Namkee Choi from UT School of Social Work is principal investigator and LBJ health economist Todd Olmstead serves as a co-investigator.
Falls are the leading cause of injury-related death among adults age 65 and older (CDC), and depression among older adults can lead to overall decline. Compared to their mobile peers, homebound seniors are 2-3 times more likely to experience depression and 1.5 times more likely to experience a fall, contributing to disability acceleration, diminished self-care capacity, frequent costly health services use, loss of independence, and premature institutionalization.
Through a $2.8 million grant from the National Institute on Minority Health and Health Disparities, researchers from The University of Texas at Austin’s LBJ School of Public Affairs (Todd Olmstead, co-I) and Steve Hicks School of Social Work (Namkee Choi, PI) hope to get one step closer to preventing falls and depression among homebound older adults by studying an integrated, evidence-based depression treatment and fall prevention program designed to address the depression-fall link, reduce healthcare costs, and improve the quality of life among these vulnerable older adults. The innovative program comprises five tele-health depression treatment sessions and four fall-prevention sessions.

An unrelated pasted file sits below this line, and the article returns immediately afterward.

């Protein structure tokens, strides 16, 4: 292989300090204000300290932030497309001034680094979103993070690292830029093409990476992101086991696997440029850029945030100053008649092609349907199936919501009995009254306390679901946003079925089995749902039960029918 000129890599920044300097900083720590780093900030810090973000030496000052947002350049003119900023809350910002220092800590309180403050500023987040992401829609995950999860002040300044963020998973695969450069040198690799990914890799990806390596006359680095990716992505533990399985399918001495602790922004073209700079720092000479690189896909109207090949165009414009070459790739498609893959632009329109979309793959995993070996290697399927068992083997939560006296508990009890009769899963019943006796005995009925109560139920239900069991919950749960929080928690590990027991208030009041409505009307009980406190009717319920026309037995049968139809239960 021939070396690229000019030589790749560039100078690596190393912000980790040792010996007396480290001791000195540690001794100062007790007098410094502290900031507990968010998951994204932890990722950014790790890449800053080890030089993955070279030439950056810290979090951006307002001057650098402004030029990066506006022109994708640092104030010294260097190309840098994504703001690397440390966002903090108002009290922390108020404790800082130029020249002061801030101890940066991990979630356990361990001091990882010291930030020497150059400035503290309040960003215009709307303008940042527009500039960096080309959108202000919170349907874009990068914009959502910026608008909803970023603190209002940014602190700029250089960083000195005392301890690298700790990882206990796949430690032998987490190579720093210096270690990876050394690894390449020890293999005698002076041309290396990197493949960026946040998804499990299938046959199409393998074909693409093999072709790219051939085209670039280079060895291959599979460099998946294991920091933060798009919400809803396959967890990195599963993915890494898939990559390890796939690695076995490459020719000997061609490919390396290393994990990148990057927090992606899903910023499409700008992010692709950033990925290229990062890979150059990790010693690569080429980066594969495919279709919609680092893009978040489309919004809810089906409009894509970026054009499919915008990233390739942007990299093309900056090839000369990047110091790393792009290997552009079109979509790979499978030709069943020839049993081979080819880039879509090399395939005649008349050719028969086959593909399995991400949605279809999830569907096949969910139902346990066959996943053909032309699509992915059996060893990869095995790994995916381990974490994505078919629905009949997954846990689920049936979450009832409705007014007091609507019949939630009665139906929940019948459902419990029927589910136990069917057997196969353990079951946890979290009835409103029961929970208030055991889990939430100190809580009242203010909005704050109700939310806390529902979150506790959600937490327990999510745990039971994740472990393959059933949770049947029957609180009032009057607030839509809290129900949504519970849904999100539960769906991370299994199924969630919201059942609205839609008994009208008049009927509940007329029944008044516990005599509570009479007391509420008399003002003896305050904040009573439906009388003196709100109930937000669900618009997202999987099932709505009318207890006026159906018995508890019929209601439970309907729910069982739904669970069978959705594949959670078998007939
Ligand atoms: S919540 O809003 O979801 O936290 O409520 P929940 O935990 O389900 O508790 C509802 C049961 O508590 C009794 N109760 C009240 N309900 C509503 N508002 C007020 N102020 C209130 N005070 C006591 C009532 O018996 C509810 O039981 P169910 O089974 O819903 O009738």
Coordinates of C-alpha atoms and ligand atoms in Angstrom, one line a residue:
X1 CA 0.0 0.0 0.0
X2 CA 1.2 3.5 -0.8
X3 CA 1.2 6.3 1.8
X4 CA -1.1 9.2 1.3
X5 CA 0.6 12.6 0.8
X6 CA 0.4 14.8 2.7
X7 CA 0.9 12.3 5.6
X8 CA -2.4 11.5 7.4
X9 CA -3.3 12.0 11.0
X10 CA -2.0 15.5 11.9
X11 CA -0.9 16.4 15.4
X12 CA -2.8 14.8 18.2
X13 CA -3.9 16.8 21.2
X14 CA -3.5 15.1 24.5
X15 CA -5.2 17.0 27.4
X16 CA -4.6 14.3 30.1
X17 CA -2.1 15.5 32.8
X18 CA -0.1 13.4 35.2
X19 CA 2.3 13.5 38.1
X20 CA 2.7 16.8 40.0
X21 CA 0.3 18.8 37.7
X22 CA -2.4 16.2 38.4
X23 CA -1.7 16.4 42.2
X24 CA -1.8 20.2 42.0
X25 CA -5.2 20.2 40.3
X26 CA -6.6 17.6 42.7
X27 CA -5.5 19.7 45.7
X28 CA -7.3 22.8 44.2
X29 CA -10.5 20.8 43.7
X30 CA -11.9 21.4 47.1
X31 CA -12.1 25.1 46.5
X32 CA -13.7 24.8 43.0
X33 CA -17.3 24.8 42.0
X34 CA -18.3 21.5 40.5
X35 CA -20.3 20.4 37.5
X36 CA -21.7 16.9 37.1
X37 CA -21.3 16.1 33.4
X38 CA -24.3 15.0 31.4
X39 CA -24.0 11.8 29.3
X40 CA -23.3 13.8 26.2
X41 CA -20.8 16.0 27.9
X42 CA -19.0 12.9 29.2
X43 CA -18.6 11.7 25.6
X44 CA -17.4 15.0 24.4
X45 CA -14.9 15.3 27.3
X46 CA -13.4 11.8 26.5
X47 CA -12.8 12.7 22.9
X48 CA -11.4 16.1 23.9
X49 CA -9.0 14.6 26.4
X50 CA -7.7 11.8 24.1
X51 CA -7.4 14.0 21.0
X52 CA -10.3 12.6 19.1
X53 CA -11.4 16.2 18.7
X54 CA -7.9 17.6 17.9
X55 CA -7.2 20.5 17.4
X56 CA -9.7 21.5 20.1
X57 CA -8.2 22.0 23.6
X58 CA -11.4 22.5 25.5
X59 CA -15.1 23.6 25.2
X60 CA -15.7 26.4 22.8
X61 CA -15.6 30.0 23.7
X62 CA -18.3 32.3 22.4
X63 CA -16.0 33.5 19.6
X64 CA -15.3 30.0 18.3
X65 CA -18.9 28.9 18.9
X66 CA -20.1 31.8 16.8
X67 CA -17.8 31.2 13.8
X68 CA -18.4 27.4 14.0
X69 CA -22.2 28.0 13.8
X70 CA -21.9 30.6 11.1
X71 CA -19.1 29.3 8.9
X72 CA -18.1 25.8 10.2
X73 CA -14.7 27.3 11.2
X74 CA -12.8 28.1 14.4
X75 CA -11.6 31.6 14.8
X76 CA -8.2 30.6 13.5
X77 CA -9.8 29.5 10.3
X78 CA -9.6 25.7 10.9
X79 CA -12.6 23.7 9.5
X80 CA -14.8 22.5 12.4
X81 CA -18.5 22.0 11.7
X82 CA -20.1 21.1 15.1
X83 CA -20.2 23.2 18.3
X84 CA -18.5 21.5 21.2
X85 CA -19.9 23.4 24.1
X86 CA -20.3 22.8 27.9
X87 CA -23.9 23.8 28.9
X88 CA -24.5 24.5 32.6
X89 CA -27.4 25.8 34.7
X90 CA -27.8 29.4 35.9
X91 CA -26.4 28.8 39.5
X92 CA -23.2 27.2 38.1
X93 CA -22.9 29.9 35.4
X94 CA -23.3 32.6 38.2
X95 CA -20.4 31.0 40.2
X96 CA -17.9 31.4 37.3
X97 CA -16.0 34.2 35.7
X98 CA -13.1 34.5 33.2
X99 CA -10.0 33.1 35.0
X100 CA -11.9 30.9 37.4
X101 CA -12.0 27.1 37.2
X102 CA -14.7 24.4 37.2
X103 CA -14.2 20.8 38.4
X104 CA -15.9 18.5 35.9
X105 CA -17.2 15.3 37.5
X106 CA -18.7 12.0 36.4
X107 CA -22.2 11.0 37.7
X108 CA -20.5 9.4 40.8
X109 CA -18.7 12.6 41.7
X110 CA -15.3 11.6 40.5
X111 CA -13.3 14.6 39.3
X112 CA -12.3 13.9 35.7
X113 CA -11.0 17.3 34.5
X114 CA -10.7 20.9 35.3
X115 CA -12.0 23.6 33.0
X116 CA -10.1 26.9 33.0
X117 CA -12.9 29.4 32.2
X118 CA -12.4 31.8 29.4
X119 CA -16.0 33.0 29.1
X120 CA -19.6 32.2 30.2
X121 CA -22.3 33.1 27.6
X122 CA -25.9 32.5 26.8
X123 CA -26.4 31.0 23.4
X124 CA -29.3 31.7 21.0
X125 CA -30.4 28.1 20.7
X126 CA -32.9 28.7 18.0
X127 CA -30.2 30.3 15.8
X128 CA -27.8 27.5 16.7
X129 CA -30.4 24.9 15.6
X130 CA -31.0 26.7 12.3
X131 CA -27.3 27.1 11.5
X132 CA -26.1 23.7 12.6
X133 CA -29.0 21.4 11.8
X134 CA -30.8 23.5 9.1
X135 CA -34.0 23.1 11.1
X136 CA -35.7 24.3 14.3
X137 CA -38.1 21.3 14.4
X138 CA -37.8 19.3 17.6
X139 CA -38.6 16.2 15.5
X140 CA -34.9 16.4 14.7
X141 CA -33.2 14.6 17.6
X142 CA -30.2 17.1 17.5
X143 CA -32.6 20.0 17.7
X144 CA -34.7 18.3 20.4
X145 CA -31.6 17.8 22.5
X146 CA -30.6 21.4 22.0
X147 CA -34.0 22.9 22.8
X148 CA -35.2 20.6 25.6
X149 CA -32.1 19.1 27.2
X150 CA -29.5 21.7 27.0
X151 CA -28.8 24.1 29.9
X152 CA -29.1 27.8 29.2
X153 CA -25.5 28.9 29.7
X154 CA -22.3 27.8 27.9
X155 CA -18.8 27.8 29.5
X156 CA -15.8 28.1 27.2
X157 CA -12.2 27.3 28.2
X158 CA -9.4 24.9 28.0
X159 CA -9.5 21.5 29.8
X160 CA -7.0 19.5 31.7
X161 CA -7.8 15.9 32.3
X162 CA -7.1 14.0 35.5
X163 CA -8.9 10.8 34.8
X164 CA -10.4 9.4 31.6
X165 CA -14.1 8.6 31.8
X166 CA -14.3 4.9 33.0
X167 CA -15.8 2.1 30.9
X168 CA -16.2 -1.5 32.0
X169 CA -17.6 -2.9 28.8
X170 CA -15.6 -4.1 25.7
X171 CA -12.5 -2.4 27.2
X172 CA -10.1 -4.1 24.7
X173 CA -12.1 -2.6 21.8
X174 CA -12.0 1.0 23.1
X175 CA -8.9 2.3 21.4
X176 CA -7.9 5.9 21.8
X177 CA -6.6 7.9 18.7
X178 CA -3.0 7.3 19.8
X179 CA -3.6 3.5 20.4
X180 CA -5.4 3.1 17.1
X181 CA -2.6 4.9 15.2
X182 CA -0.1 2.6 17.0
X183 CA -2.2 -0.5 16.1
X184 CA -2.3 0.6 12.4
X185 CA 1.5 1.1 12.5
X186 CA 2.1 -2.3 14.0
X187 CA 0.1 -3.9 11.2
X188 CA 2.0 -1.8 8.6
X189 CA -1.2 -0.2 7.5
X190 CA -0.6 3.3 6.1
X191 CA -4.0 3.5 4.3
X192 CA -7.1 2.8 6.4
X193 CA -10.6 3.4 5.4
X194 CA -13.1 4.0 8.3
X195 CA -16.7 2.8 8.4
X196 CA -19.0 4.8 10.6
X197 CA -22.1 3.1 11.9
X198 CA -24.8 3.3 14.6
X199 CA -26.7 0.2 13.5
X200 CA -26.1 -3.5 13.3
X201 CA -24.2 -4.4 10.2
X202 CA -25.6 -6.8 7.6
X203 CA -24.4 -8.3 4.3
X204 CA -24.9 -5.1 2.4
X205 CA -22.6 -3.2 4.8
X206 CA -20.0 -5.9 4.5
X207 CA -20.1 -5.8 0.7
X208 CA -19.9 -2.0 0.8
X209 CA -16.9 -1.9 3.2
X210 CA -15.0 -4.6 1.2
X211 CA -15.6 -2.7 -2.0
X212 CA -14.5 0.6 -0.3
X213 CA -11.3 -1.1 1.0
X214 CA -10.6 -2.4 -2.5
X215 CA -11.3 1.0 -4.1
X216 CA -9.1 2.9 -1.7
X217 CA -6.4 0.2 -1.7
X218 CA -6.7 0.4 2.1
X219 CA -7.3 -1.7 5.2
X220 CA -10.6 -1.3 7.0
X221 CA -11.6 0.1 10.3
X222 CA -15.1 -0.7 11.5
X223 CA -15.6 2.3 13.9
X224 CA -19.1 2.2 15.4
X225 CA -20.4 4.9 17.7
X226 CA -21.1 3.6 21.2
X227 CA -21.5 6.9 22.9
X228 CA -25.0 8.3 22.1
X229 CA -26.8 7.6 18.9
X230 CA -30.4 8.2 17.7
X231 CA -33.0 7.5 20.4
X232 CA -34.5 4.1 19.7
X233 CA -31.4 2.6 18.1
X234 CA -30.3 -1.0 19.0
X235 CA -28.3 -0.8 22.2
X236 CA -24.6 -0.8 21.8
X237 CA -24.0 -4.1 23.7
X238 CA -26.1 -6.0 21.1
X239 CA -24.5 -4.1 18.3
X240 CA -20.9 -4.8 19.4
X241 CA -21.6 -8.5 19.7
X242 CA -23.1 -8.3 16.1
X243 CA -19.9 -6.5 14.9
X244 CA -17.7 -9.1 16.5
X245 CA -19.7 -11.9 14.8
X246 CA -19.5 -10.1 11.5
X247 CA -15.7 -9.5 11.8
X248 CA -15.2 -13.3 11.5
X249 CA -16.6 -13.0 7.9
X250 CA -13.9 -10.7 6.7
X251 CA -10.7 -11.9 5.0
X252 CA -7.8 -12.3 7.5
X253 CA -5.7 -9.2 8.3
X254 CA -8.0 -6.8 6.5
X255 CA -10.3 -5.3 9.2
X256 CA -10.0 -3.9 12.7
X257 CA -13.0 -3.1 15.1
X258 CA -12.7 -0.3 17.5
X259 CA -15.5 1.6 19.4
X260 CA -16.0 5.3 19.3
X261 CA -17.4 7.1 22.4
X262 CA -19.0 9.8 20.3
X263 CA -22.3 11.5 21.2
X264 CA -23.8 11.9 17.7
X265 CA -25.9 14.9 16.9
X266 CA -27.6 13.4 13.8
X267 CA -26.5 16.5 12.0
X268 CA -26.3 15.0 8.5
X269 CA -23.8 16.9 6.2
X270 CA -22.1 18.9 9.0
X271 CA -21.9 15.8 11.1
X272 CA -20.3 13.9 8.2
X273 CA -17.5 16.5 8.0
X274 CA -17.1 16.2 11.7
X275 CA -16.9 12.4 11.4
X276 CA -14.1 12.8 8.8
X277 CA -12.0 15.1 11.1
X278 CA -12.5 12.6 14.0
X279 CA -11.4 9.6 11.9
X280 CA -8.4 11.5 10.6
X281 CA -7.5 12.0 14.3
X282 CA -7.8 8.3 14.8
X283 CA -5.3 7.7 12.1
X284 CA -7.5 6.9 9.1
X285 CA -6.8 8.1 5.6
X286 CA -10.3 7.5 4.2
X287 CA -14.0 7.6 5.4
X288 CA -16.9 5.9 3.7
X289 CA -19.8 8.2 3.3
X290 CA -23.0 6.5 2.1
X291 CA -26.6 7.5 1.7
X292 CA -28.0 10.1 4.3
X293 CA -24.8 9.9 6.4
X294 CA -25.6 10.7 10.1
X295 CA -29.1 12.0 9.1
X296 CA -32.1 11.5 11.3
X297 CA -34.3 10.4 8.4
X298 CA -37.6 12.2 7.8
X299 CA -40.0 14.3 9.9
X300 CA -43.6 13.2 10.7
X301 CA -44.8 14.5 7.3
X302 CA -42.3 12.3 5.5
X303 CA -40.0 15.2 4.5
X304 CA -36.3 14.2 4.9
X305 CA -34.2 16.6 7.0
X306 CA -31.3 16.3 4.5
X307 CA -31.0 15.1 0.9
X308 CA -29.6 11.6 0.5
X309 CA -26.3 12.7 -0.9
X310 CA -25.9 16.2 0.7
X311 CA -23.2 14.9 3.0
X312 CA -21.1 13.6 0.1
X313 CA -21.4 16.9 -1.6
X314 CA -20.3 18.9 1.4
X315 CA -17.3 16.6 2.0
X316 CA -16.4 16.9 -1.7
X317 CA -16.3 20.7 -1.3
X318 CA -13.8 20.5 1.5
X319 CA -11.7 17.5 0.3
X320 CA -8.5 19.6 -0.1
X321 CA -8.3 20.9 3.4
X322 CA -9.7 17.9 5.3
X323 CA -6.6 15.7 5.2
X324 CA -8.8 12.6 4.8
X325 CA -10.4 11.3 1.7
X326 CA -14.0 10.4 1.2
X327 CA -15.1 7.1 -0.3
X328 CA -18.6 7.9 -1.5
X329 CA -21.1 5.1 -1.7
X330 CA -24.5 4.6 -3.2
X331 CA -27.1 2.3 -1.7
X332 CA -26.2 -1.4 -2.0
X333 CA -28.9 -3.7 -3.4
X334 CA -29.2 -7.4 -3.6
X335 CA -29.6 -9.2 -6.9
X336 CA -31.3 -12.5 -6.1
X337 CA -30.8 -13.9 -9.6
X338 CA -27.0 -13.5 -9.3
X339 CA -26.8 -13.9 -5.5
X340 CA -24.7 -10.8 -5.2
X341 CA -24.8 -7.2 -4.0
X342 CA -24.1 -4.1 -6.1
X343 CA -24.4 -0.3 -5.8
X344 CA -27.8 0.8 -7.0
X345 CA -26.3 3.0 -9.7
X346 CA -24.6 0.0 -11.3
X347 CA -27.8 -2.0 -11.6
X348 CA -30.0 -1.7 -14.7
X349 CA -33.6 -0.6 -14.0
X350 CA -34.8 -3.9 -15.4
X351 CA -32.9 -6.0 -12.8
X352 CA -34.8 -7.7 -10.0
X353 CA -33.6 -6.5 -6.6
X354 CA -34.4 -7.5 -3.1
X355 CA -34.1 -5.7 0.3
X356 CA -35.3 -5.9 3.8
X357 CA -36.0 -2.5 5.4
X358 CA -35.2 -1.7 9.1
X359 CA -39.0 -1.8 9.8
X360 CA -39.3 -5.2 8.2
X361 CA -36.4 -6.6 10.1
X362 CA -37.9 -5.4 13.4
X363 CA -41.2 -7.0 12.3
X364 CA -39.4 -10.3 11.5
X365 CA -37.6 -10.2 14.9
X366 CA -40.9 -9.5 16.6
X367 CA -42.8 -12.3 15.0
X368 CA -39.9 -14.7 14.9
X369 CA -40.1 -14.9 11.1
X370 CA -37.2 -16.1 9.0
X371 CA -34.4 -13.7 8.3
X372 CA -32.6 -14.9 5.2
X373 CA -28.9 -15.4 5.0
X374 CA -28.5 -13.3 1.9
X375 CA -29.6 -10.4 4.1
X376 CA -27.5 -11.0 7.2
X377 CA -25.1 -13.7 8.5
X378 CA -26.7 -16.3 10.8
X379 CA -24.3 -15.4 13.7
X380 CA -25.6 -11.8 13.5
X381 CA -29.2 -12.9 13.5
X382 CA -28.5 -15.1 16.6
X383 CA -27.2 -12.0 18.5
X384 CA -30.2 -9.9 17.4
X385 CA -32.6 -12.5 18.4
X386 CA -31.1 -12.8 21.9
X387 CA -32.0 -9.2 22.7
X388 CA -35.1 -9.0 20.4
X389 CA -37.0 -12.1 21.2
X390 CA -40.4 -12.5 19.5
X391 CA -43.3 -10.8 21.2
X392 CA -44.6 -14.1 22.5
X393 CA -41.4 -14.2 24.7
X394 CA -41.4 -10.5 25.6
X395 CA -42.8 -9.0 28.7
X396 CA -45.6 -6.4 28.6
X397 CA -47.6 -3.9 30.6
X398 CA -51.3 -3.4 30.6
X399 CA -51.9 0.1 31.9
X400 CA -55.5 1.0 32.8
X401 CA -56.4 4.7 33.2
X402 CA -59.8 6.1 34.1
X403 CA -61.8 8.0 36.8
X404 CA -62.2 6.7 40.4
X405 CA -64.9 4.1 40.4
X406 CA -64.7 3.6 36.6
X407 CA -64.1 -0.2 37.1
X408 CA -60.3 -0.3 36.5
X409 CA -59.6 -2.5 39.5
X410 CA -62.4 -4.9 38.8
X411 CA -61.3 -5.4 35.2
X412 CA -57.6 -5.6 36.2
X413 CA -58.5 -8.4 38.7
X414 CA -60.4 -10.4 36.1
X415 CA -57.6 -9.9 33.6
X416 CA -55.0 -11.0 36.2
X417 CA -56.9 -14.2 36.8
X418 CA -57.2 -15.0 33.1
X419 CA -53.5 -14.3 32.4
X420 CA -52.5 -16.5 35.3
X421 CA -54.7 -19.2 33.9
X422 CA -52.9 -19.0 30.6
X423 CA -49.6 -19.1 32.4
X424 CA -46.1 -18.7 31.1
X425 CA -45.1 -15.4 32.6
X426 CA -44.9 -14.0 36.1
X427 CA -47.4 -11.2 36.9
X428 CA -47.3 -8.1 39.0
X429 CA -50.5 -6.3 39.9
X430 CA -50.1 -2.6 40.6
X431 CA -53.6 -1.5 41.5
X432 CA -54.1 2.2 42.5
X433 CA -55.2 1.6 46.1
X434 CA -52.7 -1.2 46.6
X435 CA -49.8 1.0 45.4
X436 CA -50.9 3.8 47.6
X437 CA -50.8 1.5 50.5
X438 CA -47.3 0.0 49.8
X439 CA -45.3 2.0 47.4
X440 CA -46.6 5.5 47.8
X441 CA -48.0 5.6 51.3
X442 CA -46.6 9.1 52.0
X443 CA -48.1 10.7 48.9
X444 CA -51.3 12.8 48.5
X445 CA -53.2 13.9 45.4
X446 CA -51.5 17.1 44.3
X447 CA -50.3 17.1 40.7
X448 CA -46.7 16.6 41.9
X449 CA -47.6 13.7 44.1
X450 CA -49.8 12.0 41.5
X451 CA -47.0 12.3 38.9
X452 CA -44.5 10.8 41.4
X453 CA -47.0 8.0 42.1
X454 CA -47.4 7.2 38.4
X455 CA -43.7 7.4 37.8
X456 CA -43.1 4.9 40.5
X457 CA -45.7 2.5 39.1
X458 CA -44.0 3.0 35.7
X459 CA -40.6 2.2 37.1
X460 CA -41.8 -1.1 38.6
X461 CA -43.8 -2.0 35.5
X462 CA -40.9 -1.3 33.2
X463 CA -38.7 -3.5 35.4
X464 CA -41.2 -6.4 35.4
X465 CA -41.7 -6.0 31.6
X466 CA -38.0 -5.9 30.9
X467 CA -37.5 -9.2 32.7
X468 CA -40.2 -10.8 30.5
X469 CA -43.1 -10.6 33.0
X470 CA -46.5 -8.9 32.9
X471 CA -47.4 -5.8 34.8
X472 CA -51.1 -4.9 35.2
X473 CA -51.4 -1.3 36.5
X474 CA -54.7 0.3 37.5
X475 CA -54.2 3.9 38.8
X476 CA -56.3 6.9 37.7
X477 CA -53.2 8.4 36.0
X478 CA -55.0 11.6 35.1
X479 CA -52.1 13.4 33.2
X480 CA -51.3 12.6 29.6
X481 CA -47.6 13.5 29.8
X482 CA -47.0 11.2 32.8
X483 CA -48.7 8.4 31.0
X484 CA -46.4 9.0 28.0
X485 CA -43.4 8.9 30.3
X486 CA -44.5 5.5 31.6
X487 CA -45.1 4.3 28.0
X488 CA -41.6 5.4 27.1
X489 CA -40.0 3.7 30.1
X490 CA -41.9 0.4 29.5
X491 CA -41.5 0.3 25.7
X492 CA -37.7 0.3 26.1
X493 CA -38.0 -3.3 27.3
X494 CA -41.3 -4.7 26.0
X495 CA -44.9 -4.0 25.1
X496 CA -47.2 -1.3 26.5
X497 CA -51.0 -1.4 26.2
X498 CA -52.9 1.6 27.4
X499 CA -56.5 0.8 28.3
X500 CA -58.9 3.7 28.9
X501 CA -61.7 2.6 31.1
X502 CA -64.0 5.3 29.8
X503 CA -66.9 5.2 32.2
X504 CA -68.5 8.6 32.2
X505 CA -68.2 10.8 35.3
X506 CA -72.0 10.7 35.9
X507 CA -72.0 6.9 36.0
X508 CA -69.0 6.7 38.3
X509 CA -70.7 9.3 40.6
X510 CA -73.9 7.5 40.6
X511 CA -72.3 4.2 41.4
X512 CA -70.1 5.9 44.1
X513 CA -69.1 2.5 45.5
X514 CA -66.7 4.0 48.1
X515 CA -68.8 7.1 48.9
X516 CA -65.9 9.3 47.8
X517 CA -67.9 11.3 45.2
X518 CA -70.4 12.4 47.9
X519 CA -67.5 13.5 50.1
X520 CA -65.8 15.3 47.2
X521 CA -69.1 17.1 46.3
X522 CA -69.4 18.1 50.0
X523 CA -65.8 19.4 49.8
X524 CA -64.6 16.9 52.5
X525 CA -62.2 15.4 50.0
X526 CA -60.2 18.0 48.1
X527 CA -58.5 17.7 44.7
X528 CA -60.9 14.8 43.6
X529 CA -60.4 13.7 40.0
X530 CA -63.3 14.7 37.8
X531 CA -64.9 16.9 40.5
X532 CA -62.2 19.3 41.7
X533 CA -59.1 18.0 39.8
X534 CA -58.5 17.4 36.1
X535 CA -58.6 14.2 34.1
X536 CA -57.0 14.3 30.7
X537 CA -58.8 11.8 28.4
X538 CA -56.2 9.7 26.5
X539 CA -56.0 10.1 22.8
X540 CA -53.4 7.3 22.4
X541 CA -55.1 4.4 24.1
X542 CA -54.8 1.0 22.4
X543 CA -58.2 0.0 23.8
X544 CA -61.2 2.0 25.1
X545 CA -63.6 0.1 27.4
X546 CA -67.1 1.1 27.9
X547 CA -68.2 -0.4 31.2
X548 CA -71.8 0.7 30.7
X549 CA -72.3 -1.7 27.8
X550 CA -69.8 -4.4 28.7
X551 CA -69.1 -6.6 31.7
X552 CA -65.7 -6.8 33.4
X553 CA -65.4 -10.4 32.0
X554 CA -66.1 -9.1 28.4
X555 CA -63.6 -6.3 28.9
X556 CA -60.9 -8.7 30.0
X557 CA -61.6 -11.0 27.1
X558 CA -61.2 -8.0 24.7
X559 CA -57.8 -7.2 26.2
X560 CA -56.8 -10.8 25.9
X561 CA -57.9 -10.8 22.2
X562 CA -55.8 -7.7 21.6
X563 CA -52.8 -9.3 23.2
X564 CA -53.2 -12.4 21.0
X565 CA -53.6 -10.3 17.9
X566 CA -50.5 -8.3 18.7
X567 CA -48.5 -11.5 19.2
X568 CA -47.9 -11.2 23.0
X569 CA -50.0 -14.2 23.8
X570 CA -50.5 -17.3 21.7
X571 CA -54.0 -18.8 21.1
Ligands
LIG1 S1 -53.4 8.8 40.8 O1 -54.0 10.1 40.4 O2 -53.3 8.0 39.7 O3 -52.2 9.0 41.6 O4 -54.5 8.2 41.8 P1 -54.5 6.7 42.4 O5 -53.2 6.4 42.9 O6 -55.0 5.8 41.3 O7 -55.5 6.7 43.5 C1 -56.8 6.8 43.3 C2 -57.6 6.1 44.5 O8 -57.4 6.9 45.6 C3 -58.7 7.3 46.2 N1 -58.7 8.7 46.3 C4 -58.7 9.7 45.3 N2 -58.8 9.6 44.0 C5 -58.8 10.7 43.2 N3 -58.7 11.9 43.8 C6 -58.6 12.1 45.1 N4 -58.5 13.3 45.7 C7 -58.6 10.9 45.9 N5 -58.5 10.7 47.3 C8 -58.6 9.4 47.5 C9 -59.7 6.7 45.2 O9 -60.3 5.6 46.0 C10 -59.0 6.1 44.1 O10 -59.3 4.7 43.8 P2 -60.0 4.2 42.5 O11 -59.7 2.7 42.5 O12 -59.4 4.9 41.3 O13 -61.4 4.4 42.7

The study will enroll 320 local (Austin area) low-income homebound seniors and examine the effectiveness and cost-effectiveness of the integrated “falls and depression” program compared to siloed programs that focus only on depression or falls alone. Olmstead will examine the cost-effectiveness of the interventions.
“I’m looking forward to examining the cost-effectiveness of the integrated program compared to its parts,” Olmstead said. “If the integrated program works as well as we are expecting, this study will provide empirical data needed for real-world adoption on a national scale.”
Olmstead is an associate professor of public affairs at the LBJ School, who teaches courses on empirical methods, management science and health economics, including methods for economic evaluation of local health care programs. He conducts economic evaluations of a wide variety of health care programs including an Austin-area residential mental health care facility, peer recovery support in substance use treatment and an Austin colorectal cancer screening initiative.